Thank you so much for the wealth of data GDElla, you are so generous! It is interesting to see that the extended family was there for Philip during the thirties.

GrandDuchessIzabella

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Re: Prince Philip, Duke of Edinburgh
« Reply #252 on: January 03, 2012, 02:51:24 PM »
Correct me if I misheard or misread, but I was under the impression that when Philip was packed off to the UK and to Gordonstoun, he spent a great deal of time with his wonderful grandmother VMH at Kensington Palace and with the Mountbattens. The "collapse" of his immediate family circle, with the sisters all marrying, his father running of to the South of France and Alice's apparent break down does all make awful reading when one considers Philip was only eleven in 1932. I admire Prince Philip though, as he never seems to blame his childhood for anything...."You just got on with it." None of this "issues" labeling, analysis and finding blame that is so popular today! I suspect that he inherited a great deal of his resilience and strength of character from his extraordinary grandmother. Philip spent quite a bit of time with her throughout the thirties and perhaps some of her indomitable spirit rubbed off on him.  Seeing an interview he did to mark his ninetieth birthday earlier this year, one can hardly blame him for being a little irascible when asked what he deems silly, inane questions or being paid compliments he sees as irrelevant and vacuous. I get the impression Philip shares many good traits with VMH and also Louise of Sweden, who was famously unstuffy and down to earth.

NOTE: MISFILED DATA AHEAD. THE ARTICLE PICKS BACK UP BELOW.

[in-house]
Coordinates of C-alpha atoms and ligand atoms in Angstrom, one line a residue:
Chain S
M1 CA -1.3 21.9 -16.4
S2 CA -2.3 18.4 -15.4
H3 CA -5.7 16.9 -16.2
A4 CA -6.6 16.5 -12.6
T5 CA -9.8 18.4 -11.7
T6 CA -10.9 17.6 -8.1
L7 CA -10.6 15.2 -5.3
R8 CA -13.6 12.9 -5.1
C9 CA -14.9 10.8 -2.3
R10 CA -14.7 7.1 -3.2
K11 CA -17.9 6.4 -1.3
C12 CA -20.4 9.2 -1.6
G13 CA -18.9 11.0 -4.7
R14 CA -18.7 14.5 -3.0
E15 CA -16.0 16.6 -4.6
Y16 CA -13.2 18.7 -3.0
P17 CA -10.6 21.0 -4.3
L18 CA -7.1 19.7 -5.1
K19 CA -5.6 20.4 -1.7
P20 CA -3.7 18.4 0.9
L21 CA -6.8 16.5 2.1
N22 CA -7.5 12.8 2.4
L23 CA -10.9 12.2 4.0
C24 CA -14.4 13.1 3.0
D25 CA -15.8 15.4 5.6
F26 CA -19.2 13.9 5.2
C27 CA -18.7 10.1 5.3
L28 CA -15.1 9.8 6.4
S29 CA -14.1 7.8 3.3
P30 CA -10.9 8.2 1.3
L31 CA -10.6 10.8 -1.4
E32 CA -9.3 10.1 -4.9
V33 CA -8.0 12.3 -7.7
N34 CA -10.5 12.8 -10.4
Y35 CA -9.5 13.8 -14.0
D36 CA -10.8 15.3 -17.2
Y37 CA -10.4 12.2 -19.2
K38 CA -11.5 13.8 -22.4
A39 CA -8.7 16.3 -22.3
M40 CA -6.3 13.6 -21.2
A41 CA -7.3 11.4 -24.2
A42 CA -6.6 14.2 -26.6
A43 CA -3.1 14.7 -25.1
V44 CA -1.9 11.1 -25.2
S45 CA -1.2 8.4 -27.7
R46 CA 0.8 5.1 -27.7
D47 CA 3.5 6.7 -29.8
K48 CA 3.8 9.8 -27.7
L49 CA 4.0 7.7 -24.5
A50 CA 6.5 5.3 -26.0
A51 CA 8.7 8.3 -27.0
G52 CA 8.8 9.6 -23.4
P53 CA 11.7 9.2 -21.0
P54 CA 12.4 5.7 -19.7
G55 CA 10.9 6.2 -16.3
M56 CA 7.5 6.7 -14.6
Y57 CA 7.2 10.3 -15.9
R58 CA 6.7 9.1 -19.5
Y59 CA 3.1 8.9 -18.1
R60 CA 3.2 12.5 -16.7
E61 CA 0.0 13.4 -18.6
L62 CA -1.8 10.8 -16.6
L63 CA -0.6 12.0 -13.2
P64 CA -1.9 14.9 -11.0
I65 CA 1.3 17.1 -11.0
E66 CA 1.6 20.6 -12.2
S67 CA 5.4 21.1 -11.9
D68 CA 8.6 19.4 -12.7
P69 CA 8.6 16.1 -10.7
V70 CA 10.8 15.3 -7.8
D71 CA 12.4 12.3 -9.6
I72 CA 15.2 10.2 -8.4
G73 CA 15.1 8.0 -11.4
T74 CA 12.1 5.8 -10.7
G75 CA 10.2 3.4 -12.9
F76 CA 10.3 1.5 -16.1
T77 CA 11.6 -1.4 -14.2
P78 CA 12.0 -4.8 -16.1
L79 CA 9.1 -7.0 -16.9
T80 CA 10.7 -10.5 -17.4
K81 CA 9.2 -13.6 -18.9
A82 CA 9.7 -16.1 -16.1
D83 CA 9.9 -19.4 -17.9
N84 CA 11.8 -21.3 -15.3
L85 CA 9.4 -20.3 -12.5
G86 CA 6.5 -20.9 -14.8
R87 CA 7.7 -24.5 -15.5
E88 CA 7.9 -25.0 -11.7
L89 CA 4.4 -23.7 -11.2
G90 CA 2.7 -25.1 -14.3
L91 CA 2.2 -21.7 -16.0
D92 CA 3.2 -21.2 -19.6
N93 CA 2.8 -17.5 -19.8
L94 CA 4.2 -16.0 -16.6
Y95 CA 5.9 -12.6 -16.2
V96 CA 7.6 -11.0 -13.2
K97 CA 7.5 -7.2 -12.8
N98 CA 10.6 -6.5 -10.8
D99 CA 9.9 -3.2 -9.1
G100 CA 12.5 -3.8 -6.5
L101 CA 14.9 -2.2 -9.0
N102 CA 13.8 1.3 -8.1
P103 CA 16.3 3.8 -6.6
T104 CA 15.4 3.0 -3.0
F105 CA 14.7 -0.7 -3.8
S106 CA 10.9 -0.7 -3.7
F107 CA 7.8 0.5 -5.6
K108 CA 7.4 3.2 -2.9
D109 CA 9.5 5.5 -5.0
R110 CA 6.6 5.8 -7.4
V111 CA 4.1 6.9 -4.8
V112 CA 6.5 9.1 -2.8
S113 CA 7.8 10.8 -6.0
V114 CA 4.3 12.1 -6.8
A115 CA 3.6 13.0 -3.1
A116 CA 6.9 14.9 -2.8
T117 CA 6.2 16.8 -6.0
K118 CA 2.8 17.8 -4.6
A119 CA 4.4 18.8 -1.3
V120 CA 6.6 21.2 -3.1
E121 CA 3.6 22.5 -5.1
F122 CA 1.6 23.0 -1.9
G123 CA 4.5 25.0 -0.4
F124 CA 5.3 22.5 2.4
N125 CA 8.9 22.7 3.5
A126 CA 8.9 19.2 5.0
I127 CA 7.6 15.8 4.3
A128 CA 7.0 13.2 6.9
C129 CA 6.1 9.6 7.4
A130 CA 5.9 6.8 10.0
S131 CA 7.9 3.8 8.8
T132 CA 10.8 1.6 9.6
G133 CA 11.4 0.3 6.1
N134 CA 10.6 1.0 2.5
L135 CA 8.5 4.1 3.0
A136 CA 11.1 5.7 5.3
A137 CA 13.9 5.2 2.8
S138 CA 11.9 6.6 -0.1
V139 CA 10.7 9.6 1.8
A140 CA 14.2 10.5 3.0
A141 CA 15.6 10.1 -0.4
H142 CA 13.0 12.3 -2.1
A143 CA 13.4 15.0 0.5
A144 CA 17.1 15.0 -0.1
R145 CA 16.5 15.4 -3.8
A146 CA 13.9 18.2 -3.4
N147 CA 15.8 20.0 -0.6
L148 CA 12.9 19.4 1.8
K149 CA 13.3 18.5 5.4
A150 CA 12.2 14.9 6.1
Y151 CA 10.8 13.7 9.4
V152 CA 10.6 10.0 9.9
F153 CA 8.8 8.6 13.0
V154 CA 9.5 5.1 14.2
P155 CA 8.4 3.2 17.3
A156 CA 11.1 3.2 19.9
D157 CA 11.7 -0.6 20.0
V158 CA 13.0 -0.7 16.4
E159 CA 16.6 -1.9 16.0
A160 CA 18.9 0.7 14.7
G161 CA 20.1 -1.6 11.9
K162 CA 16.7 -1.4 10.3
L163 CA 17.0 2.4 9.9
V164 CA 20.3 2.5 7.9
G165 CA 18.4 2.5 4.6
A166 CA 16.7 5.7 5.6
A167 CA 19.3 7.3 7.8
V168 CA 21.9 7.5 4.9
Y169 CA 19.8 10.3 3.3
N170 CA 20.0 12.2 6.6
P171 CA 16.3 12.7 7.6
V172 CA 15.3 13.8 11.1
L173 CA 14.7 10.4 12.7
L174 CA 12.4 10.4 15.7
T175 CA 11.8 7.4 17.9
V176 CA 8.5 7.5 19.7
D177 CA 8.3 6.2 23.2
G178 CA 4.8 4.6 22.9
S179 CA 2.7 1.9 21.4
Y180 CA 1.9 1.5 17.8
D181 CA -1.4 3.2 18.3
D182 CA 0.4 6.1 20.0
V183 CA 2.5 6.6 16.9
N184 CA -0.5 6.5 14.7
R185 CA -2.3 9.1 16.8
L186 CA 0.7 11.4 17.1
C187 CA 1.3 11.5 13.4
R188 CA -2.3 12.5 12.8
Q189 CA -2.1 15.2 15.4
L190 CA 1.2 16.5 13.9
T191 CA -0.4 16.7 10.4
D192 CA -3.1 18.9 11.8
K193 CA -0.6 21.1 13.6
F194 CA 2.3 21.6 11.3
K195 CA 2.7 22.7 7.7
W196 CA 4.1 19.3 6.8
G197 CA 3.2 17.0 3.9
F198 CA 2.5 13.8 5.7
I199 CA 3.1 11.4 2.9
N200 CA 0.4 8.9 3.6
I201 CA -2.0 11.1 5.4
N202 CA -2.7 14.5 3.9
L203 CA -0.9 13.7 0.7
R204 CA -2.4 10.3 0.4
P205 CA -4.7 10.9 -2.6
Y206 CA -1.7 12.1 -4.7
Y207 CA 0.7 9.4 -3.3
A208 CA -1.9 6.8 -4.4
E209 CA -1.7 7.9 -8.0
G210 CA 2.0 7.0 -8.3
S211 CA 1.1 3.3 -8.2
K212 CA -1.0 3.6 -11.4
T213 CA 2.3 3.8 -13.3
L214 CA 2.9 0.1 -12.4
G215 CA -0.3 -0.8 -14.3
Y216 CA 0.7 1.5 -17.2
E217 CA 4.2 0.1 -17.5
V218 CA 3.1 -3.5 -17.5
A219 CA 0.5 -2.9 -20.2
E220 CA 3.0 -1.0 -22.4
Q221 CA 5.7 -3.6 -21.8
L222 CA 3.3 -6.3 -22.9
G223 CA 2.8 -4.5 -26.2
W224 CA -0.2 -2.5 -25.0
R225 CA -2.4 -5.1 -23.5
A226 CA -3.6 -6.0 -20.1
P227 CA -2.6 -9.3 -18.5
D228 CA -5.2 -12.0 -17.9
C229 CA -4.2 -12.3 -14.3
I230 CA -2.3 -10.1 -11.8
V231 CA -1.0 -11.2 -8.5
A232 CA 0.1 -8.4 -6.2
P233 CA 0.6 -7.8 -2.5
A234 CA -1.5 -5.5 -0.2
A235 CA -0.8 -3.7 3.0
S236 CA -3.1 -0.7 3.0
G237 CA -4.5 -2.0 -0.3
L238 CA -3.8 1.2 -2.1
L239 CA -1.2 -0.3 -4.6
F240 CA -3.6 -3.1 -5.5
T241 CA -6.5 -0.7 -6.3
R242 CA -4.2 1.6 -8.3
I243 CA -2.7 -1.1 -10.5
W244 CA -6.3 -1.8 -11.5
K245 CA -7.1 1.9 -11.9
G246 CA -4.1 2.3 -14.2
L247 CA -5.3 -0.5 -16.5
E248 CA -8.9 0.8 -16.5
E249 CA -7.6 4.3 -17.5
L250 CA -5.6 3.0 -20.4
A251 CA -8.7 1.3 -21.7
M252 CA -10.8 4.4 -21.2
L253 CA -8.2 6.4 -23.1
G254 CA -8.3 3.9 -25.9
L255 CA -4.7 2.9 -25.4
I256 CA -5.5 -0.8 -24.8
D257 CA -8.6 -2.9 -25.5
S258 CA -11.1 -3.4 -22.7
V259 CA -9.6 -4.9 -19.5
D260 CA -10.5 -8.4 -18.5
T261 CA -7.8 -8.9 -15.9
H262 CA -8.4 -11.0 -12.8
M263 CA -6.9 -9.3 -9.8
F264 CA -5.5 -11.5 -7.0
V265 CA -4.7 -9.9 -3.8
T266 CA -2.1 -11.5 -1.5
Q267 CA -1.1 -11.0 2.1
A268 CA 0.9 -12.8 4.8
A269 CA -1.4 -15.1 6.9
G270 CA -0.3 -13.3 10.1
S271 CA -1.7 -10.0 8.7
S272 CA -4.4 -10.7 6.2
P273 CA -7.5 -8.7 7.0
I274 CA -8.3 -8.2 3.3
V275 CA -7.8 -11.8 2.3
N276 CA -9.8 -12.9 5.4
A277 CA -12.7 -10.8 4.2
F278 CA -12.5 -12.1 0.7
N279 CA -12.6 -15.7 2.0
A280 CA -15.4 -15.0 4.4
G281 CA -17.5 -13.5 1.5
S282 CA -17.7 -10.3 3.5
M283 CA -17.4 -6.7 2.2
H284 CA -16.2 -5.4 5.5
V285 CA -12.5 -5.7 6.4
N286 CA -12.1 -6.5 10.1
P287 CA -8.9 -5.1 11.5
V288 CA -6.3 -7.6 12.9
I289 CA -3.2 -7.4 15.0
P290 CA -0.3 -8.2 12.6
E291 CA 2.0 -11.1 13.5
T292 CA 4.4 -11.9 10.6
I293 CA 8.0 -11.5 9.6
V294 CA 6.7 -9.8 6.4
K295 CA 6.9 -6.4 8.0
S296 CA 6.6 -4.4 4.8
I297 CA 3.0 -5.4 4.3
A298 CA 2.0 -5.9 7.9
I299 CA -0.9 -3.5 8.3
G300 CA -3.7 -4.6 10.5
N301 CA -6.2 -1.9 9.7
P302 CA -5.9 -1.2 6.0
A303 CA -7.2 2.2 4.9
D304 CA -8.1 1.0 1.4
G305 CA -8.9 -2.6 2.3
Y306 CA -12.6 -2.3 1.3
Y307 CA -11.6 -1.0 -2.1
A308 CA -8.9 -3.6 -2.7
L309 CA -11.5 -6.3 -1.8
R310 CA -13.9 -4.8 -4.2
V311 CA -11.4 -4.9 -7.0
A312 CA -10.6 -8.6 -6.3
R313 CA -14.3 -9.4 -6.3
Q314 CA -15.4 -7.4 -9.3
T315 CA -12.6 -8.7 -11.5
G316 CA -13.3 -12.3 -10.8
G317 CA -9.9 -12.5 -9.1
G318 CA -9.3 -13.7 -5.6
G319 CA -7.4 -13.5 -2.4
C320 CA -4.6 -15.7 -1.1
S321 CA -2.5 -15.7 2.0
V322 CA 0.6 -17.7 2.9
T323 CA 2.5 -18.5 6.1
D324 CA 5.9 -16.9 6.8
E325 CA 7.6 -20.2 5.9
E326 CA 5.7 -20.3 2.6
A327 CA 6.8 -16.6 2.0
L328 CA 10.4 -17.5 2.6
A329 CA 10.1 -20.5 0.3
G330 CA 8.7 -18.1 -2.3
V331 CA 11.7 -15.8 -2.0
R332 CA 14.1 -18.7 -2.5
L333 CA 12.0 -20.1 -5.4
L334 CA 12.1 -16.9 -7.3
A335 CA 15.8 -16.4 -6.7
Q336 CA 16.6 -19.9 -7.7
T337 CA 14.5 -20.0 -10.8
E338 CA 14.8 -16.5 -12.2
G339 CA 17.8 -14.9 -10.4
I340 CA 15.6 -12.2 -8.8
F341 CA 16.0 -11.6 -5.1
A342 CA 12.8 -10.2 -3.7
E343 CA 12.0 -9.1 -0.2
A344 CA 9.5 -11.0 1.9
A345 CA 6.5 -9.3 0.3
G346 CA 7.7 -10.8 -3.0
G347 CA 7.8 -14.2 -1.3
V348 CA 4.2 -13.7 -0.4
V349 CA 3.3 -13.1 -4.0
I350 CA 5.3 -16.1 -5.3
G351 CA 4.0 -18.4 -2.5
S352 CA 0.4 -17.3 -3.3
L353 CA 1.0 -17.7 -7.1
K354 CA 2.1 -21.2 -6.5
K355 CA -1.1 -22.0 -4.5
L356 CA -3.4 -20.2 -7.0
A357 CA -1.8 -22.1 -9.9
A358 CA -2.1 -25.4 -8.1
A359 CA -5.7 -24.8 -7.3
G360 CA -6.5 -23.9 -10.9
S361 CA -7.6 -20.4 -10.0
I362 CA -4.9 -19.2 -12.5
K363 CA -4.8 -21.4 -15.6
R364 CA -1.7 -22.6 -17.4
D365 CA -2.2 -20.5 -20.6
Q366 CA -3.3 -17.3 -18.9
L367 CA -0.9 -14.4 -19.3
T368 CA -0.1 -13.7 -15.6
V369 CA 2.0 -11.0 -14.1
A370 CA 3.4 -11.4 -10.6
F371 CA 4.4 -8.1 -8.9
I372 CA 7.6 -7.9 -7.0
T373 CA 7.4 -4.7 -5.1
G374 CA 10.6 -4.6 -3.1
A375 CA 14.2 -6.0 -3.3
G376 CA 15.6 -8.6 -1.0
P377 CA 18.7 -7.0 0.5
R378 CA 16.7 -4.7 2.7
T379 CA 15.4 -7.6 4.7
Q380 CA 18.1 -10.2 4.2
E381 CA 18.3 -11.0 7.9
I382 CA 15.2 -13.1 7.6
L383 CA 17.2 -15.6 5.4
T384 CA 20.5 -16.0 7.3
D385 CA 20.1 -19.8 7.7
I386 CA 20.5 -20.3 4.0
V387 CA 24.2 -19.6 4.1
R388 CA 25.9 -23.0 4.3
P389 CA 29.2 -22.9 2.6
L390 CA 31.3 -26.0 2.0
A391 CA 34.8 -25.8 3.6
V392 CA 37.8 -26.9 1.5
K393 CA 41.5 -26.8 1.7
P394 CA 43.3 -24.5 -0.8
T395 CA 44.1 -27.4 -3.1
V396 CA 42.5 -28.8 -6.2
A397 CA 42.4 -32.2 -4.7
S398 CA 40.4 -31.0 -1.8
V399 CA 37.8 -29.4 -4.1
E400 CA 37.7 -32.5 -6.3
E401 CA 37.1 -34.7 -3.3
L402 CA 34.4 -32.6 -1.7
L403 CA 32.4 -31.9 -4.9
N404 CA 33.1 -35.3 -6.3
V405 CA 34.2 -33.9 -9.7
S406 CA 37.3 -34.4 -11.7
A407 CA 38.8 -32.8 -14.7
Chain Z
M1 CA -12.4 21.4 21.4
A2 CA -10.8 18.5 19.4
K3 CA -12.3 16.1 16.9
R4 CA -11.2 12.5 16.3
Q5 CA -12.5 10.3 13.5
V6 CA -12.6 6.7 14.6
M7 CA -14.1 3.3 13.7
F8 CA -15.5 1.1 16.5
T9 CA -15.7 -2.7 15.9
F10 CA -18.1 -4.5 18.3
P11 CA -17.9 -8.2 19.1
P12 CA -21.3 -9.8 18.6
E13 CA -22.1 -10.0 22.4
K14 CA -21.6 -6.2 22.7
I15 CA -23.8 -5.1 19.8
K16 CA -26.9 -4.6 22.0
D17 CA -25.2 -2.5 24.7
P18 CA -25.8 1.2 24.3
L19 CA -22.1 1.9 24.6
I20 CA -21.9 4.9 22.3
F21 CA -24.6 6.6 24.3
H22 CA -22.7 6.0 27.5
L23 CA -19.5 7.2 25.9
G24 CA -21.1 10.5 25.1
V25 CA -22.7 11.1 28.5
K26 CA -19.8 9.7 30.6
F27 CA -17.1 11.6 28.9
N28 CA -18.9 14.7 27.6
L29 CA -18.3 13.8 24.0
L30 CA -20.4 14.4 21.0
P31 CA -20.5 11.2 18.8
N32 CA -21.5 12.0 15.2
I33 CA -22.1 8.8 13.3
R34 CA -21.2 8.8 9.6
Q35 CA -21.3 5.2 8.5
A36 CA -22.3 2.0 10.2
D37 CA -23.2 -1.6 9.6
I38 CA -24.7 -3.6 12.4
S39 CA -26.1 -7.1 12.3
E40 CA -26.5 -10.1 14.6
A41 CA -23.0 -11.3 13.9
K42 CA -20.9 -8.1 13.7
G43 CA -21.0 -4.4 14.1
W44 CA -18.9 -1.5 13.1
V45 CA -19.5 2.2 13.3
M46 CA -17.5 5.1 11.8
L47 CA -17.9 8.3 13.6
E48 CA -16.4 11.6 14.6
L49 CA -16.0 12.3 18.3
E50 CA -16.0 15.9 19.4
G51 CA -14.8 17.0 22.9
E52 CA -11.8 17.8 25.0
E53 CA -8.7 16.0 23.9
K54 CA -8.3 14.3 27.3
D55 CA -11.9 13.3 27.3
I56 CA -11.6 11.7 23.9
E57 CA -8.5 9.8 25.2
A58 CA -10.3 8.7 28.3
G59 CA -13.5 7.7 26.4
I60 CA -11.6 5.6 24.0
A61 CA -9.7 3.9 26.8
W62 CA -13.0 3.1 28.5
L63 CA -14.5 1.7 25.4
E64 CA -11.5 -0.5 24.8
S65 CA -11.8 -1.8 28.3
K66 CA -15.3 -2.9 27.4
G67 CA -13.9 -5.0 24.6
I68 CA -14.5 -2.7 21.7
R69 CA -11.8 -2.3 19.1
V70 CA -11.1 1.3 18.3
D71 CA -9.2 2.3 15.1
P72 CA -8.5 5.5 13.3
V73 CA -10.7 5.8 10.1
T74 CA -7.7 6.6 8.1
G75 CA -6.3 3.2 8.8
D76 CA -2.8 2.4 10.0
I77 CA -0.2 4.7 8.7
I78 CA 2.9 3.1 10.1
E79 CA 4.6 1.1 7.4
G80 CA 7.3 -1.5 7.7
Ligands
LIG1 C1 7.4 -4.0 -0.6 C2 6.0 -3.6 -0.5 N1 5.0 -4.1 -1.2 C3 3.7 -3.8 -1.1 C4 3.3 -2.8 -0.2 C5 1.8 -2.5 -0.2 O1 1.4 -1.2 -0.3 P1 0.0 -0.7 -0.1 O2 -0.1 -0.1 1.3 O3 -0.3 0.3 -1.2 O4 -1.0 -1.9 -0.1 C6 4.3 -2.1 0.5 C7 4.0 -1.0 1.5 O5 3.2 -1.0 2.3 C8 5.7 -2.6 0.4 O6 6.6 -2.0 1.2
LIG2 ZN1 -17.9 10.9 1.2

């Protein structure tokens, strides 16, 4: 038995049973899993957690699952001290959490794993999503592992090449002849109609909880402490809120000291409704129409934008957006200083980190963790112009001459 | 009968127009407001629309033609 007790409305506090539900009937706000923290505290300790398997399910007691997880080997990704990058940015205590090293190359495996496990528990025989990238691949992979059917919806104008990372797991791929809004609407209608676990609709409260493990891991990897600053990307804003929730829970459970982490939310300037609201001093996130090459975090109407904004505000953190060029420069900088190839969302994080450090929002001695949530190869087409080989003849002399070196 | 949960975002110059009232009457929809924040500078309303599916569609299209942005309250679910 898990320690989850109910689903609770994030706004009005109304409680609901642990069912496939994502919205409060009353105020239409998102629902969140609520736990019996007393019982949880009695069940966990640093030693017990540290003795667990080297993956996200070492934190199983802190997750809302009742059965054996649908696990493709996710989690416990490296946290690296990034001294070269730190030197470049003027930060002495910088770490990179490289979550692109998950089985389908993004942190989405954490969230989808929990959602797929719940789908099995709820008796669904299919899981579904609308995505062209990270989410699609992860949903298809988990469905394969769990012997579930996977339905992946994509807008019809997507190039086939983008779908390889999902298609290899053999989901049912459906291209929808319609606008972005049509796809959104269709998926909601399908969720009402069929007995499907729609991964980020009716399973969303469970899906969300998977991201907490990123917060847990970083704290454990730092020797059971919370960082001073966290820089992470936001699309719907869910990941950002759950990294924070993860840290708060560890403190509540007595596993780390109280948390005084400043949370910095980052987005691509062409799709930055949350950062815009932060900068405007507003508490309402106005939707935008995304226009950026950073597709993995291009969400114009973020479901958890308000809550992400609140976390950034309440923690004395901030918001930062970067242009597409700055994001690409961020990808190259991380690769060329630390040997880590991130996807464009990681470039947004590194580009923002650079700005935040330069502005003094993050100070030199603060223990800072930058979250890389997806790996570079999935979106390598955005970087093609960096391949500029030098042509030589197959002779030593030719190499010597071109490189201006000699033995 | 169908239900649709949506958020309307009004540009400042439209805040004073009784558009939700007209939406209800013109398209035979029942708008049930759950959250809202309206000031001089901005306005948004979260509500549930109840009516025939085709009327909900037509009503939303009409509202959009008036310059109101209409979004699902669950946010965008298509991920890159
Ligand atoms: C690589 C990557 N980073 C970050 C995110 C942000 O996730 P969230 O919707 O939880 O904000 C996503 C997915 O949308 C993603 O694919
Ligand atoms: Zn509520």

Yes, he did spend quite a bit of time with his grandmother. However, Beatrice Battenberg didn't really care for him (such a young child) at Kensington Palace. Still, he was often at KP for half-terms from Cheam. George Milford-Haven made up the other large presence and he spent smaller periods of time with various other relations and friends (such as Nona Kerr).

Page 78: "As time passed, he became extremely fond of her [VMH] and he later credited her with having 'the right combination of the rational and the emotional' in her approach to bringing up children. But while Victoria excelled in many aspects of motherhood, showing warmth was not her strongest suit."

Forgive my stupidity, but who is VMH?

Offline grandduchessella

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Re: Prince Philip, Duke of Edinburgh
« Reply #253 on: January 03, 2012, 03:00:22 PM »
Not stupid. I forget that not everyone knows the acronyms bouncing around in my head because I'm too lazy to type. :  )  VMH is Victoria Milford-Haven (previously Princess Louis of Battenberg and nee Princess Victoria of Hesse--Queen Victoria's granddaughter and Prince Philip's grandmother)
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Eric_Lowe

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Re: Prince Philip, Duke of Edinburgh
« Reply #254 on: January 03, 2012, 03:01:28 PM »
Yes. VMH, Ella, Irene & Alicky.